Preprints
https://doi.org/10.5194/gmd-2020-207
https://doi.org/10.5194/gmd-2020-207

Submitted as: development and technical paper 23 Jul 2020

Submitted as: development and technical paper | 23 Jul 2020

Review status: a revised version of this preprint is currently under review for the journal GMD.

FAMOUS version xotzb (FAMOUS-ice): a GCM capable of energy- and water- conserving coupling to an ice sheet model

Robin S. Smith1,2, Steve George1,2, and Jonathan M. Gregory1,2,3 Robin S. Smith et al.
  • 1NCAS-Climate, University of Reading, UK
  • 2Meteorology Department, University of Reading, UK
  • 3Met Office Hadley Centre, Exeter, UK

Abstract. The physical interactions between ice sheets and their surroundings are major factors in determining the state of the climate system, yet many current Earth System models omit them entirely or approximate them in a heavily parameterised manner. In this work we have improved the snow and ice sheet surface physics in the FAMOUS climate model, with the aim of improving the representation of polar climate and implementing a bidirectional coupling to the Glimmer dynamic ice sheet model using the water and energy fluxes calculated by FAMOUS. FAMOUS and Glimmer are both low resolution, computationally affordable models used for multi-millennial simulations. Glaciated surfaces in the new FAMOUS-ice are modelled using a multi-layer snow scheme capable of simulating compaction of firn and the percolation and refreezing of surface melt. The low horizontal resolution of FAMOUS compared to Glimmer is mitigated by implementing this snow model on sub-gridscale tiles that represent different elevations on the ice sheet within each FAMOUS grid-box. We show that with this approach FAMOUS-ice can simulate relevant physical processes on the surface of the modern Greenland ice sheet well compared to higher resolution climate models, and that the ice sheet state in the coupled FAMOUS-ice-Glimmer system does not drift unacceptably. FAMOUS-ice coupled to Glimmer is thus a useful tool for modelling the physics and co-evolution of climate and grounded ice sheets on centennial and millennial timescales, with applications to scientific questions relevant to both paleoclimate and future sea level rise.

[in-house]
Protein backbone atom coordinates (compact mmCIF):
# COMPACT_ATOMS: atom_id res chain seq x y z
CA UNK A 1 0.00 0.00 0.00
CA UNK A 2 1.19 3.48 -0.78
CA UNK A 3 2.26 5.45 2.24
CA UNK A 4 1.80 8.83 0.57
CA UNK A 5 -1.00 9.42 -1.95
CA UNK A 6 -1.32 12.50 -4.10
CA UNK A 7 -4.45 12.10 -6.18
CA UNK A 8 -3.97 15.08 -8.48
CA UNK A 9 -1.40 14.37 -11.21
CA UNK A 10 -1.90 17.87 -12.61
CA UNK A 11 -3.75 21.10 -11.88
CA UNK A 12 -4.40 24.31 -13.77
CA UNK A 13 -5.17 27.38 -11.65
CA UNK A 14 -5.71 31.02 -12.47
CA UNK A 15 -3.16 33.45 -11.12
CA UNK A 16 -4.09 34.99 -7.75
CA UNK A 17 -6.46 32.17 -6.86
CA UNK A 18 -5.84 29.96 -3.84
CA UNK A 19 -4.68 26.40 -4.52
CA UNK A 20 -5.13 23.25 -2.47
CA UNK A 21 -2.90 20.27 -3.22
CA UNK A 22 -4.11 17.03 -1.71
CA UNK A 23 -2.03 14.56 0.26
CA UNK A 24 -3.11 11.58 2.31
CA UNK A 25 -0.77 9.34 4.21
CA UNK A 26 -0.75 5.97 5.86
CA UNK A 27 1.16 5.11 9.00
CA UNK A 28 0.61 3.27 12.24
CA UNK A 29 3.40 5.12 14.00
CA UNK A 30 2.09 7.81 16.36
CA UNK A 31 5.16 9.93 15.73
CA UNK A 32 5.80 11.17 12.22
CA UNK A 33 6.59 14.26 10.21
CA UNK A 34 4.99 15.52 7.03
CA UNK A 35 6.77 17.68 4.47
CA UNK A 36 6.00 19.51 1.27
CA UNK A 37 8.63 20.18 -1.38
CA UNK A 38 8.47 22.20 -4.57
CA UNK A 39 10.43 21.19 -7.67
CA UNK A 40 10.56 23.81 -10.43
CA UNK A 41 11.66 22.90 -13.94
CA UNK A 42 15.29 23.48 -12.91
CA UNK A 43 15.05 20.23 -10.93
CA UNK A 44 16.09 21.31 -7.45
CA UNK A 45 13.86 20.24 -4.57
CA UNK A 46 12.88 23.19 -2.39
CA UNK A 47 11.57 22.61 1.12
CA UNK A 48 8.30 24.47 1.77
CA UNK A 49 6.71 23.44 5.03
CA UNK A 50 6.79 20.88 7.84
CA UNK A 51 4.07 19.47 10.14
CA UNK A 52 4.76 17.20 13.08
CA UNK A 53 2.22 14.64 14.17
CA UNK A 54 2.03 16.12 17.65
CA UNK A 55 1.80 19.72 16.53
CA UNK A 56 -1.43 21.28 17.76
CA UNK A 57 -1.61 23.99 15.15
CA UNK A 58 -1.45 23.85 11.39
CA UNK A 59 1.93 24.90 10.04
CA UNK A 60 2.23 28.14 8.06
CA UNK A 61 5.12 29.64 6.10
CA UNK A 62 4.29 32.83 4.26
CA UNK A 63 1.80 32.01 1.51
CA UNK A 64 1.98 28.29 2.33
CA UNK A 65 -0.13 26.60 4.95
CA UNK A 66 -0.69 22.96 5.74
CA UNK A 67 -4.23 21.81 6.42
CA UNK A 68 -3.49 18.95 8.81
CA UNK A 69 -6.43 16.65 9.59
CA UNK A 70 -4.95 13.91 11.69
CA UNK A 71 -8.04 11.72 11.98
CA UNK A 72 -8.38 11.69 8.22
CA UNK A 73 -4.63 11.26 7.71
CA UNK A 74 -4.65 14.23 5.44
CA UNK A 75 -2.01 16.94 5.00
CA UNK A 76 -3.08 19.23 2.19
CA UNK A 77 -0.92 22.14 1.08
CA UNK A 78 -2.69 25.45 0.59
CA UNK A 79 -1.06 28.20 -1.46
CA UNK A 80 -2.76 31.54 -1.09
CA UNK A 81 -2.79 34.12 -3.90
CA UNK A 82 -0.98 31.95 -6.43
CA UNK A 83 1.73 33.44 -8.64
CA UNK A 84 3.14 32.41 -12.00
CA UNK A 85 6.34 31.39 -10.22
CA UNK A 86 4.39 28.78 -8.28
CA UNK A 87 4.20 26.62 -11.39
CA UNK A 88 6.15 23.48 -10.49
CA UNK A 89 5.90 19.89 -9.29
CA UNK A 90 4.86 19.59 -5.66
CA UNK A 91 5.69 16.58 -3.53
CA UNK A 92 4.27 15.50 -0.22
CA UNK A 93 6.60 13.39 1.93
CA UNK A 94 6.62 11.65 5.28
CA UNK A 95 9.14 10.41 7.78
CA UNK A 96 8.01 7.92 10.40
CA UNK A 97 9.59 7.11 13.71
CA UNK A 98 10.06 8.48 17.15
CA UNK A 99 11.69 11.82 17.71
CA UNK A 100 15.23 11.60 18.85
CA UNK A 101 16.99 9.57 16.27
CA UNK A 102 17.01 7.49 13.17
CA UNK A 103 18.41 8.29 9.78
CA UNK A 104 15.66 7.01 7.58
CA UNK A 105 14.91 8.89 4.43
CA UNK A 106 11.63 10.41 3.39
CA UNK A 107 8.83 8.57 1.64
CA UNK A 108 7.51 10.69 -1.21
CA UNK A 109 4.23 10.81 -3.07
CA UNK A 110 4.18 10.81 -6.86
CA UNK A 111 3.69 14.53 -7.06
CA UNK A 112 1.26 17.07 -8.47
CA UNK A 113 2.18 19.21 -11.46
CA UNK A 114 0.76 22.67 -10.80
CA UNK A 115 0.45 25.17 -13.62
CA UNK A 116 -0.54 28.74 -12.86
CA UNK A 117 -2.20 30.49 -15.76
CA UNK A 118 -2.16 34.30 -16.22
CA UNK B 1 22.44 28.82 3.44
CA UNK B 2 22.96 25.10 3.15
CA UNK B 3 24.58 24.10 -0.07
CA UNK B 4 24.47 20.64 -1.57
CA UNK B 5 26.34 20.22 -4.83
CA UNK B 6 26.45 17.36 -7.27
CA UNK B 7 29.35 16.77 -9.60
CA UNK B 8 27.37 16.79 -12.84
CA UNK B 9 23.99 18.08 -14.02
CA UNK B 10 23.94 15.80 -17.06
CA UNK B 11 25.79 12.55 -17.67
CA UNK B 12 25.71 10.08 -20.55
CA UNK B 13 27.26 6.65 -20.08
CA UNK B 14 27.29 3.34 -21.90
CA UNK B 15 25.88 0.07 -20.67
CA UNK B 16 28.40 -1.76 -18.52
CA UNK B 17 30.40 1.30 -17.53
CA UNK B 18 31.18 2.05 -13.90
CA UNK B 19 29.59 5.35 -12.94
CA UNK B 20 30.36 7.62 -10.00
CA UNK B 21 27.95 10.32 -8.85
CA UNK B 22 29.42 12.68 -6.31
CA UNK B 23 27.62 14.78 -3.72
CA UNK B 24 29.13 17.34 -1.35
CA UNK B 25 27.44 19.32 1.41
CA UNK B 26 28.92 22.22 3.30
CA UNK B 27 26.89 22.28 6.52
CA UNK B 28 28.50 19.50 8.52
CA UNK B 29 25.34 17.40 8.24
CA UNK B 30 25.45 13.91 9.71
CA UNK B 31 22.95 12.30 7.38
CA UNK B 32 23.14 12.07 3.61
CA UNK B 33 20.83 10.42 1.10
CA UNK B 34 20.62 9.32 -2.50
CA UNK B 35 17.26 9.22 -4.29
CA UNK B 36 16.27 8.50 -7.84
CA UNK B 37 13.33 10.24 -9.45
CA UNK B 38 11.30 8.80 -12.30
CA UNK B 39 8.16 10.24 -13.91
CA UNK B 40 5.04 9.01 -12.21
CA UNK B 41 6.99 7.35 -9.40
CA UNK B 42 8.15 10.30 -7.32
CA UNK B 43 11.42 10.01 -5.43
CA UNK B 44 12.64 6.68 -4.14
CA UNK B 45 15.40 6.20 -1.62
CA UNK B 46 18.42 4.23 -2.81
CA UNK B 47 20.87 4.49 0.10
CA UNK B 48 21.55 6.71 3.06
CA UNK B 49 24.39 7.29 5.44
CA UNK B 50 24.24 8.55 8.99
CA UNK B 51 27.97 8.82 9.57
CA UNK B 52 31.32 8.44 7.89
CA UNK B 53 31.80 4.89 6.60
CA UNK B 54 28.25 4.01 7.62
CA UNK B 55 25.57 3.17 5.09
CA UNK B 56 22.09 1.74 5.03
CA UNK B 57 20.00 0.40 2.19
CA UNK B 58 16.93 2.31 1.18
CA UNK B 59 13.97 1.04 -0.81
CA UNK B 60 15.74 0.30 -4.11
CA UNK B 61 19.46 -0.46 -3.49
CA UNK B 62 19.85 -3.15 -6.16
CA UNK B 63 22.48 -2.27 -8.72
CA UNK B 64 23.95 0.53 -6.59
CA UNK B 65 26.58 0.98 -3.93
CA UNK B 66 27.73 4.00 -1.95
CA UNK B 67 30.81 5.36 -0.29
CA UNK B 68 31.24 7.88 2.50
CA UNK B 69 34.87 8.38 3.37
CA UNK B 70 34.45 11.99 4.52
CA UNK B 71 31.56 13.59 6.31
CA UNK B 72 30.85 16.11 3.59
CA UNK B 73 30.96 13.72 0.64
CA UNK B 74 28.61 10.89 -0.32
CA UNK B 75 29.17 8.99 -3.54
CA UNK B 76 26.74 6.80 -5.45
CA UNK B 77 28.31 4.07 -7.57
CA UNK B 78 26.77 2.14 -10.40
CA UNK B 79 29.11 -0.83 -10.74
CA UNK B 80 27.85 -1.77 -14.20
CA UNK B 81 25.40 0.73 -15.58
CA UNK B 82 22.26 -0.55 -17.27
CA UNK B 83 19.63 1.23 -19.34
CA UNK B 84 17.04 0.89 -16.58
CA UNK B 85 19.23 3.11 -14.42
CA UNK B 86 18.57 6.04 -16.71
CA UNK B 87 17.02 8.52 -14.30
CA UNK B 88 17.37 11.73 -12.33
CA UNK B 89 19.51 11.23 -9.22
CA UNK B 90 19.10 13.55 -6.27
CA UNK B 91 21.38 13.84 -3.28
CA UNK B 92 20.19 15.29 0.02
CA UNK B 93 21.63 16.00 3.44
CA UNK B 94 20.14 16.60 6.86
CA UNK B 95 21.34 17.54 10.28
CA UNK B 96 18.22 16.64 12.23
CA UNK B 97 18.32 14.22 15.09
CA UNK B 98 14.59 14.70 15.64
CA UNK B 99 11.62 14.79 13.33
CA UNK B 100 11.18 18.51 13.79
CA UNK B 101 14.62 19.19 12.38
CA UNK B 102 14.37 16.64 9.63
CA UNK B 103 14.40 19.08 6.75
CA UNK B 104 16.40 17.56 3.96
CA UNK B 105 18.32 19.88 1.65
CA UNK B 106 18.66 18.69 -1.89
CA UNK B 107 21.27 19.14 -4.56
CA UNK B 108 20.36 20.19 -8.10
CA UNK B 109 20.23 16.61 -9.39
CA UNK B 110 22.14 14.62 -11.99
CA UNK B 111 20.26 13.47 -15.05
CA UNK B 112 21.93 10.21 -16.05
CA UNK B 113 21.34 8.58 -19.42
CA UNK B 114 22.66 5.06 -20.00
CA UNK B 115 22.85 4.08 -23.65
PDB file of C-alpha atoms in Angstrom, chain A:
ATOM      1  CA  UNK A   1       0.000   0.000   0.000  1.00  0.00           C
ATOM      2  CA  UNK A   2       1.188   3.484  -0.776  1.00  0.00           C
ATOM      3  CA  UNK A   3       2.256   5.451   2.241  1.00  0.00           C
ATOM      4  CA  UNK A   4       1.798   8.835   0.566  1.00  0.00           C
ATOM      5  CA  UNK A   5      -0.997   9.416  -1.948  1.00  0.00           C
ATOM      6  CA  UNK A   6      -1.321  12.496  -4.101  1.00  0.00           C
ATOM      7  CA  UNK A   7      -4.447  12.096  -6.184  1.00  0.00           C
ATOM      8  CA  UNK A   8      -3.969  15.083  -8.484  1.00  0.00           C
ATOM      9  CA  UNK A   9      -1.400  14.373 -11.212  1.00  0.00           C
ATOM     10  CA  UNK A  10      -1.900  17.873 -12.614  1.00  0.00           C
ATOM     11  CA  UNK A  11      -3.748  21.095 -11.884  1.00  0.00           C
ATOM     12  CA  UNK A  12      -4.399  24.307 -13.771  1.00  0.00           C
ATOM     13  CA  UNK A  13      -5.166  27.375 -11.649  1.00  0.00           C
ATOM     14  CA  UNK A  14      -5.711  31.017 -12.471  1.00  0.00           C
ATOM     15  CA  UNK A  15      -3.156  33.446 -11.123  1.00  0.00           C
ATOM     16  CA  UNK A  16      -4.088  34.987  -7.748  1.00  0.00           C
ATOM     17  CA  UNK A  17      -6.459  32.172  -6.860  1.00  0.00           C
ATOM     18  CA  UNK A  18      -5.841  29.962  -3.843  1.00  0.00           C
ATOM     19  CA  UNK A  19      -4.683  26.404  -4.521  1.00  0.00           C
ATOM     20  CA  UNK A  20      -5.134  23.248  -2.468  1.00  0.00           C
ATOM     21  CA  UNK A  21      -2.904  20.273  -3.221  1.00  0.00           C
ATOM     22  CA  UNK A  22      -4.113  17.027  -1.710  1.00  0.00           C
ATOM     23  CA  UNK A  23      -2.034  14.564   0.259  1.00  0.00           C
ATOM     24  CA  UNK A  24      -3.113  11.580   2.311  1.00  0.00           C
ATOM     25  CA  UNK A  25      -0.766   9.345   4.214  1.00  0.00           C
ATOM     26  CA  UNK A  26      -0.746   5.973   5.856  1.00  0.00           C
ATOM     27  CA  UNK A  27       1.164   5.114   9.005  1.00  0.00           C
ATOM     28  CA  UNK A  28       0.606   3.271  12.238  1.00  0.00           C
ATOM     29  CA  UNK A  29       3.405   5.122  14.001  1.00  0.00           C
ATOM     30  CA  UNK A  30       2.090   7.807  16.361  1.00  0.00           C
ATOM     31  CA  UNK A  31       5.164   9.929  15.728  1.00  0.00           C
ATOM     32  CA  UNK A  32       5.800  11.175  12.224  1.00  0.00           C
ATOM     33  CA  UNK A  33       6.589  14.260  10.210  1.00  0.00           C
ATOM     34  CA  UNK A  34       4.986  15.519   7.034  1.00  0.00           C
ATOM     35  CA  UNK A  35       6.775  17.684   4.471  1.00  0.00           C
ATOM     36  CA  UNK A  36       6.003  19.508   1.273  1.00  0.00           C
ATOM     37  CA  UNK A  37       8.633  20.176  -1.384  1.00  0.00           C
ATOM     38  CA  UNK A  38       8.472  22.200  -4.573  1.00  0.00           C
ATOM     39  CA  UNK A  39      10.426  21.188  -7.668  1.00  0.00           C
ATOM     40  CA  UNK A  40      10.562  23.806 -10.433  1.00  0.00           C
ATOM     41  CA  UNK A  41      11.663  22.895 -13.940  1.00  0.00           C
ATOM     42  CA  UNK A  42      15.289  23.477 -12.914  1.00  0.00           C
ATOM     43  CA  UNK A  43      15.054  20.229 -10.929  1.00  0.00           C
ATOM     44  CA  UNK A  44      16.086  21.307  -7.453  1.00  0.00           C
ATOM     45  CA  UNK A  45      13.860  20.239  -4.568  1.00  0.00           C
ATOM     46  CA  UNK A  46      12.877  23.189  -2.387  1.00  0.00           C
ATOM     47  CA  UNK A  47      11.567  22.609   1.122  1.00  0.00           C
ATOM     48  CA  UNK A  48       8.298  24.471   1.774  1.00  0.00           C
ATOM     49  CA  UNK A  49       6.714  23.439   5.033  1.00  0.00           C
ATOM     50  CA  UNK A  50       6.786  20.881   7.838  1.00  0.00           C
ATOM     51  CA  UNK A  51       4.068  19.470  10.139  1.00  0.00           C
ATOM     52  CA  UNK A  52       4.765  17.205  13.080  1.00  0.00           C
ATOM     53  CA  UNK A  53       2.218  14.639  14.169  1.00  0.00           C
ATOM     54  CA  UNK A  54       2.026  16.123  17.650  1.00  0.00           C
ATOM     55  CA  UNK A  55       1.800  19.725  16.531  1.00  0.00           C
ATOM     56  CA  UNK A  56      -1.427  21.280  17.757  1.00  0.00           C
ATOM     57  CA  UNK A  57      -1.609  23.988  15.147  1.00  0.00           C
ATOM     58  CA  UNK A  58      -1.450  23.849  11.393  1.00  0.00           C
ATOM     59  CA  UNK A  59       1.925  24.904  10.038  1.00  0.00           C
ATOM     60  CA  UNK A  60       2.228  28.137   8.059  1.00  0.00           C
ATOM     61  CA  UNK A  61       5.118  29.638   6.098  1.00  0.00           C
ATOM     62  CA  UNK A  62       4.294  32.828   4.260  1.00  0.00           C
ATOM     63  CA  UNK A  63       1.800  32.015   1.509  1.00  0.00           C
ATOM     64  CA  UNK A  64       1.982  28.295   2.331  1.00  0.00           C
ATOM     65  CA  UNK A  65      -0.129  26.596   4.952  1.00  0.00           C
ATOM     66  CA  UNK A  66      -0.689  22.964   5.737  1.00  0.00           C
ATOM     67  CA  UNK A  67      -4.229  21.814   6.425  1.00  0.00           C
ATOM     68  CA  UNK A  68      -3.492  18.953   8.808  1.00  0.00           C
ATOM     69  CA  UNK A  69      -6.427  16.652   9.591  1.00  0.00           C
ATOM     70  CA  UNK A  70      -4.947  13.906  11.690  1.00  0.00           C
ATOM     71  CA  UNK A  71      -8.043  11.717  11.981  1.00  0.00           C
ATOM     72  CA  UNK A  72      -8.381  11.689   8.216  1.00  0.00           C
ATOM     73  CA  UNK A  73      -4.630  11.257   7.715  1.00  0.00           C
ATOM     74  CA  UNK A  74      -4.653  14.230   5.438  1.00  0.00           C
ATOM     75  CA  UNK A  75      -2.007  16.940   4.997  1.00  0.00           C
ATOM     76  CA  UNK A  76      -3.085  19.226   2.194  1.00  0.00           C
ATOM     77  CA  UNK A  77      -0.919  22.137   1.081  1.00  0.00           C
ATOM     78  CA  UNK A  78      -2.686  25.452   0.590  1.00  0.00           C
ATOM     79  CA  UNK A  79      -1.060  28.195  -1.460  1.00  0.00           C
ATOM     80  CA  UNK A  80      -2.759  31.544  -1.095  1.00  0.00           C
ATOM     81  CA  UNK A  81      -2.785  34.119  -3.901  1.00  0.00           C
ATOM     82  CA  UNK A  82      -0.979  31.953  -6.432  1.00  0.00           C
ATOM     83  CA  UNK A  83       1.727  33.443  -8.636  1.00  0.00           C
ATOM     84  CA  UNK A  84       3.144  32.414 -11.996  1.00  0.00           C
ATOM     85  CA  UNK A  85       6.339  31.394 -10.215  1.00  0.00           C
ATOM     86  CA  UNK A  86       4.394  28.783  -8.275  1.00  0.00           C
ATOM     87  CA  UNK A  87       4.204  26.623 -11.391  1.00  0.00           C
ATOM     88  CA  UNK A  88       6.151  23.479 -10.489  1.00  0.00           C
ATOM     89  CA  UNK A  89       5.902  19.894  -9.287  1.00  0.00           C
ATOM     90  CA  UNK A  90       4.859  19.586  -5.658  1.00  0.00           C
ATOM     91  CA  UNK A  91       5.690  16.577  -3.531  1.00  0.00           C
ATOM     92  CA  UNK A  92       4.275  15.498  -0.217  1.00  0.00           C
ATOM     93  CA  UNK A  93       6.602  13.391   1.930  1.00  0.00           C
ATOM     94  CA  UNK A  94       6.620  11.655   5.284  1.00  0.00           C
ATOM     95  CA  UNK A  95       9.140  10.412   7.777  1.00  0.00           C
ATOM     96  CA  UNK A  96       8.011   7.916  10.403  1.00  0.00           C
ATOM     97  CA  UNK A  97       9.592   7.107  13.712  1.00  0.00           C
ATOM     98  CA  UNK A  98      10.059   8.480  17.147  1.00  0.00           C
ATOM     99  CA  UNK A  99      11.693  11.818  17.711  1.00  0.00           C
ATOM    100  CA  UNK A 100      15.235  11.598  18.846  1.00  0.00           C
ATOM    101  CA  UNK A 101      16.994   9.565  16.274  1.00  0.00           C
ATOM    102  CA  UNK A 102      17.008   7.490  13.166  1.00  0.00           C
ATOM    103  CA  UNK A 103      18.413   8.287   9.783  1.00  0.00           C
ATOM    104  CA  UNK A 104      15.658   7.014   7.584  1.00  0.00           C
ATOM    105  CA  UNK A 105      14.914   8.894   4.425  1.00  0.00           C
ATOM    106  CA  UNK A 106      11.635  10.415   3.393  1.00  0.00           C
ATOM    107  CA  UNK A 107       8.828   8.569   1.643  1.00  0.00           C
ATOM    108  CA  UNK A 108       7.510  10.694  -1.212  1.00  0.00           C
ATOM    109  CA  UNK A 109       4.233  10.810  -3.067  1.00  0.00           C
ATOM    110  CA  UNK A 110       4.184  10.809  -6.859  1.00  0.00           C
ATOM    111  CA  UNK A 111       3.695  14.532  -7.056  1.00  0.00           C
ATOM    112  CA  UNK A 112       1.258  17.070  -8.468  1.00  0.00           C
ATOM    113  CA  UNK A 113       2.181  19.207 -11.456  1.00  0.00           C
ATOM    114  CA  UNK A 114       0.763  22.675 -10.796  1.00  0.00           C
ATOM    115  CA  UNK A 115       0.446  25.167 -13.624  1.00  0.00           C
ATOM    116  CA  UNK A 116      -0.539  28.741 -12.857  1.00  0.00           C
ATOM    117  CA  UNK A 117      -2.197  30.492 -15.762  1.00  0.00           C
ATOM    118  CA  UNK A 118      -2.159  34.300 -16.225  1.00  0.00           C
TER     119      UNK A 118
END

Robin S. Smith et al.

 
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Robin S. Smith et al.

Robin S. Smith et al.

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Latest update: 13 Jun 2021
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Short summary
Many of the complex computer models used to study the physics of the natural world treat ice sheets as fixed and unchanging, capable of only very simple interactions with the rest of the climate. This is partly because it is technically very difficult to usefully do anything else. We have adapted a climate model so it can be joined together with a dynamical model of the Greenland ice sheet. This gives us a powerful tool to help us understand better how ice sheets and the climate interact.